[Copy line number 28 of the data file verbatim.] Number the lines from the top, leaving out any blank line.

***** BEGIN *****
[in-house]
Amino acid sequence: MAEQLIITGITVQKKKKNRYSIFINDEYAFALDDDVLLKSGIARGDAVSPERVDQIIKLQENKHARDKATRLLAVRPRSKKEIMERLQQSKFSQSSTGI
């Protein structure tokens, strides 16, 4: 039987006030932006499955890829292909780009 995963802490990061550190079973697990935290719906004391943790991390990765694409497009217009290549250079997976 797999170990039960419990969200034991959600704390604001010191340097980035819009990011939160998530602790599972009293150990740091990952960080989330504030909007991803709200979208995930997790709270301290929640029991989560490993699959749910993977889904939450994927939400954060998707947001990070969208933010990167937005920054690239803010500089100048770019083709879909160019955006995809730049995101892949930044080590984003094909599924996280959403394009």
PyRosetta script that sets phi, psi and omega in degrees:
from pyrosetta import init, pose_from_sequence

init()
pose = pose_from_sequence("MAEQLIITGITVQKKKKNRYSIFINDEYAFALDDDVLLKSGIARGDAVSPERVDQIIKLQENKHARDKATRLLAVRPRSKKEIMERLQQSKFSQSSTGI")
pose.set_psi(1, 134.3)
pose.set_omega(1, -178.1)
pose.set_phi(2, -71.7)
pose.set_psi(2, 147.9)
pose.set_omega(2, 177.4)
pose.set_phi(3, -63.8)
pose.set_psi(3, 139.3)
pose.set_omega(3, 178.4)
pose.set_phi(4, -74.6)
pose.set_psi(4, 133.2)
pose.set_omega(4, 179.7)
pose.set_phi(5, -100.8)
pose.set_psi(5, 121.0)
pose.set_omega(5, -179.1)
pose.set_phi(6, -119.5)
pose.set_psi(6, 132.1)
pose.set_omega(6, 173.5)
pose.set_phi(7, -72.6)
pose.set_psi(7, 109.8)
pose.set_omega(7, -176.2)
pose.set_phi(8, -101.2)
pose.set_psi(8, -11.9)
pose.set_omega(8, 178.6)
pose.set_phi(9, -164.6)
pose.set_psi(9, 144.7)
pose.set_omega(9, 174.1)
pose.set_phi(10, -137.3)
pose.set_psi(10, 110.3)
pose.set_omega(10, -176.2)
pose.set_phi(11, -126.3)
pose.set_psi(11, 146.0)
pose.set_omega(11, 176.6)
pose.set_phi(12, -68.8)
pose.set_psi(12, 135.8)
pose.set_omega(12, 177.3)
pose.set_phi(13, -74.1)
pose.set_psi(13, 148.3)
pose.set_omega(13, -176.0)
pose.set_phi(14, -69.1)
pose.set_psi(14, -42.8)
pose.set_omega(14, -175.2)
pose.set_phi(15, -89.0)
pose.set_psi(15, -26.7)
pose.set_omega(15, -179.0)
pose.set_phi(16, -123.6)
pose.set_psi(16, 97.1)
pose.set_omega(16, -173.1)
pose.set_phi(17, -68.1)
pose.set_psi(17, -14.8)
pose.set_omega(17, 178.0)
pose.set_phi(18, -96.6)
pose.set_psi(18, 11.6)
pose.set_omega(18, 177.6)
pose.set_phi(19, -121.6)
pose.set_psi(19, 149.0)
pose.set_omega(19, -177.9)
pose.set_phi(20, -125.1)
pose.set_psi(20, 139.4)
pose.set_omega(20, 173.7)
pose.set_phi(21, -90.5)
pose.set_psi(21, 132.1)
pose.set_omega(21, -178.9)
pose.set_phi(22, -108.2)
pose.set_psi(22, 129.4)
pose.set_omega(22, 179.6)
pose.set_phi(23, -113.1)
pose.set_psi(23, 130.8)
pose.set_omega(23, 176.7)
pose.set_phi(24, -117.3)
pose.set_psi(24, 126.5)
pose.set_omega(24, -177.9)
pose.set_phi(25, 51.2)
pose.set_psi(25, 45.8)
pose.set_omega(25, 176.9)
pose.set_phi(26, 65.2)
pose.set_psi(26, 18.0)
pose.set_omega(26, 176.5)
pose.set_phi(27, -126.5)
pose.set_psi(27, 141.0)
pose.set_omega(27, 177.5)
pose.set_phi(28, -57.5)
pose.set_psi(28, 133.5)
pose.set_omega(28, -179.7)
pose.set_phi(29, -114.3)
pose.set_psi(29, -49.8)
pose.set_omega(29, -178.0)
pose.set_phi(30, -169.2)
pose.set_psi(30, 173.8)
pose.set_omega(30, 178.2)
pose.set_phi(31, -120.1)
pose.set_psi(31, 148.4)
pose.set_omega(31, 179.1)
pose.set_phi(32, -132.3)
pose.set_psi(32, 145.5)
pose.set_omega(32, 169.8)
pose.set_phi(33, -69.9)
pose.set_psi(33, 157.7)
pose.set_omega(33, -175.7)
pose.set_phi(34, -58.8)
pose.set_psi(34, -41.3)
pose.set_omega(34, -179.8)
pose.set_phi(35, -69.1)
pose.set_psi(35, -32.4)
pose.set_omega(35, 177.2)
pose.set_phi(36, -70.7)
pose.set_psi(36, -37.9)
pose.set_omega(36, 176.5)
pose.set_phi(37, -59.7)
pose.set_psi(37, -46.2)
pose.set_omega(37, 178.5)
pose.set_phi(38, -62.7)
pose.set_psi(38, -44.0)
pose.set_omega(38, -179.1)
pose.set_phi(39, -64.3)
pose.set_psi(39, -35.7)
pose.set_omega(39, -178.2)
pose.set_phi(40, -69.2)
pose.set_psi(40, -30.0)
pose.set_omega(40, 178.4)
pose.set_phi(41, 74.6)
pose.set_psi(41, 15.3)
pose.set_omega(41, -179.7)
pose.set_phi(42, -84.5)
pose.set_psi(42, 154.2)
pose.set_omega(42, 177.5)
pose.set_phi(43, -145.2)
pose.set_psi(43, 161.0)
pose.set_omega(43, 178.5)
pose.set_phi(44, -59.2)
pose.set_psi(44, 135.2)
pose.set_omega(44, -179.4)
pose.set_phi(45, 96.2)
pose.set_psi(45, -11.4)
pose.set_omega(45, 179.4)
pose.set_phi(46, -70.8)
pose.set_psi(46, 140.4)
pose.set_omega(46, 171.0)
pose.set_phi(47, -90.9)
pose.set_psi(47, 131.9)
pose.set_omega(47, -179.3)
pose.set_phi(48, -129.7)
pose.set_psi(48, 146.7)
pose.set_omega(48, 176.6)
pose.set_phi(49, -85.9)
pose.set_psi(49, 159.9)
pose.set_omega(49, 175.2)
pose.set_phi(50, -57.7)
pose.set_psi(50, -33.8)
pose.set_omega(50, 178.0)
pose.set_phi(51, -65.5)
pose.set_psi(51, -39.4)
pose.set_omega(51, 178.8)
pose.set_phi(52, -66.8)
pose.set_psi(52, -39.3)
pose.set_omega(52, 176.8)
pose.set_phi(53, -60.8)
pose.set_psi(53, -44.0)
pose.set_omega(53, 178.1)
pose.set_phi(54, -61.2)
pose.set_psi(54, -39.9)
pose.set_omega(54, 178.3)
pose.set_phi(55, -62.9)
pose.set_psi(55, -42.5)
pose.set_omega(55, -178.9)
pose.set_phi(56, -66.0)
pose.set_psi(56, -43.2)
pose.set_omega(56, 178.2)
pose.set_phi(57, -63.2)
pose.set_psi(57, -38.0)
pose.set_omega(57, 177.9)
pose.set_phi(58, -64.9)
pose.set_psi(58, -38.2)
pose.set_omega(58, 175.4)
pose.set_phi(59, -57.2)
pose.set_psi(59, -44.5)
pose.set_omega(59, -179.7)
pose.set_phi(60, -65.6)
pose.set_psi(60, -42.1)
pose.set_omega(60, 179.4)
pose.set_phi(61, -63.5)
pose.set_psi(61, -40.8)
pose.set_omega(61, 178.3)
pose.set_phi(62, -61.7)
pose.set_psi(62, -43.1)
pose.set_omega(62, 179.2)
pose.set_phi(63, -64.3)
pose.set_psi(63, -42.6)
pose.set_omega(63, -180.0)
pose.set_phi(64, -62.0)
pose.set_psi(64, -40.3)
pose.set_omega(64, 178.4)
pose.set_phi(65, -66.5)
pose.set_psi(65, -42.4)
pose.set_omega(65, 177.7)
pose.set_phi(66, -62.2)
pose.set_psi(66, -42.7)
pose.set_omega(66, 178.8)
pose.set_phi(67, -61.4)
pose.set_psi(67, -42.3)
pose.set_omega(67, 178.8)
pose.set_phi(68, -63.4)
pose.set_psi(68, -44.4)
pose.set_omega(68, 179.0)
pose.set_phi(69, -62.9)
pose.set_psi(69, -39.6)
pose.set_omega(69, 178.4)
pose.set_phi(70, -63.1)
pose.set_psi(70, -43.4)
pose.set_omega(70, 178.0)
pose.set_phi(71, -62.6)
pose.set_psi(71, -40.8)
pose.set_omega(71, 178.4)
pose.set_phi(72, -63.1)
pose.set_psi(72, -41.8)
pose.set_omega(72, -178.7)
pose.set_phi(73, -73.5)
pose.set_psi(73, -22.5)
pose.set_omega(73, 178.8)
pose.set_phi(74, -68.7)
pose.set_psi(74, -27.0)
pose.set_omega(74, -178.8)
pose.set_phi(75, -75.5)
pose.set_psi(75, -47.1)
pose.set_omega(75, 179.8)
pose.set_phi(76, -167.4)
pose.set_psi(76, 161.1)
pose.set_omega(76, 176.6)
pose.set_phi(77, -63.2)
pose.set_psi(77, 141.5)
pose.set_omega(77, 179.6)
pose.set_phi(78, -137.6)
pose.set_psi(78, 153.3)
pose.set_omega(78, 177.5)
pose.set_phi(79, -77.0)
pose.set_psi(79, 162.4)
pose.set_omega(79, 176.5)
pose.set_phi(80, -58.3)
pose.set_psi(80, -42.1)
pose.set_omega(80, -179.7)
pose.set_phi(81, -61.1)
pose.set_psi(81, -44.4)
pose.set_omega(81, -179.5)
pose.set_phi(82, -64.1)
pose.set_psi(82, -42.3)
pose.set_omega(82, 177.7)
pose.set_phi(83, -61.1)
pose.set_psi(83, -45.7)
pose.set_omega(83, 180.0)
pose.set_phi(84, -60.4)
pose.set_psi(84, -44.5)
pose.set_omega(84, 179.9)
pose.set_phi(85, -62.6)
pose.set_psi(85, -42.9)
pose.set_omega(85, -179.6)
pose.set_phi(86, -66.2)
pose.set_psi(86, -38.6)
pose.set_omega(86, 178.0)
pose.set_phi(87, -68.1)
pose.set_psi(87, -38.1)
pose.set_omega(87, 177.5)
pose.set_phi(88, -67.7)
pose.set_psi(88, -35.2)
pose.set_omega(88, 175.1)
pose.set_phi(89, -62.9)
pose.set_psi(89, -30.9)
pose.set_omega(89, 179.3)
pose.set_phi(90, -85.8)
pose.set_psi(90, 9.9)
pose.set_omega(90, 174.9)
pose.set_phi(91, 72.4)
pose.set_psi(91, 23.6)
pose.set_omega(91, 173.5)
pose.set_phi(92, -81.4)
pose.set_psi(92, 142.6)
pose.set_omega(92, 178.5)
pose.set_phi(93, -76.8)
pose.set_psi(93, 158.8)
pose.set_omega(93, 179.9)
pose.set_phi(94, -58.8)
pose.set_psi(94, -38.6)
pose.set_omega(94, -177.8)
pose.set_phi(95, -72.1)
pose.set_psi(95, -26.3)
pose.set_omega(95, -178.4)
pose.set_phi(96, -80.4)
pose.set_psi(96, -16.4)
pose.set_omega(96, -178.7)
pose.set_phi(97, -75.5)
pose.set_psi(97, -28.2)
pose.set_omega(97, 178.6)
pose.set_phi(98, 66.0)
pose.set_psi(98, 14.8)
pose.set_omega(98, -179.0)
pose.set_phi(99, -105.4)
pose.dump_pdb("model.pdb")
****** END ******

pose.set_phi(8, -101.2)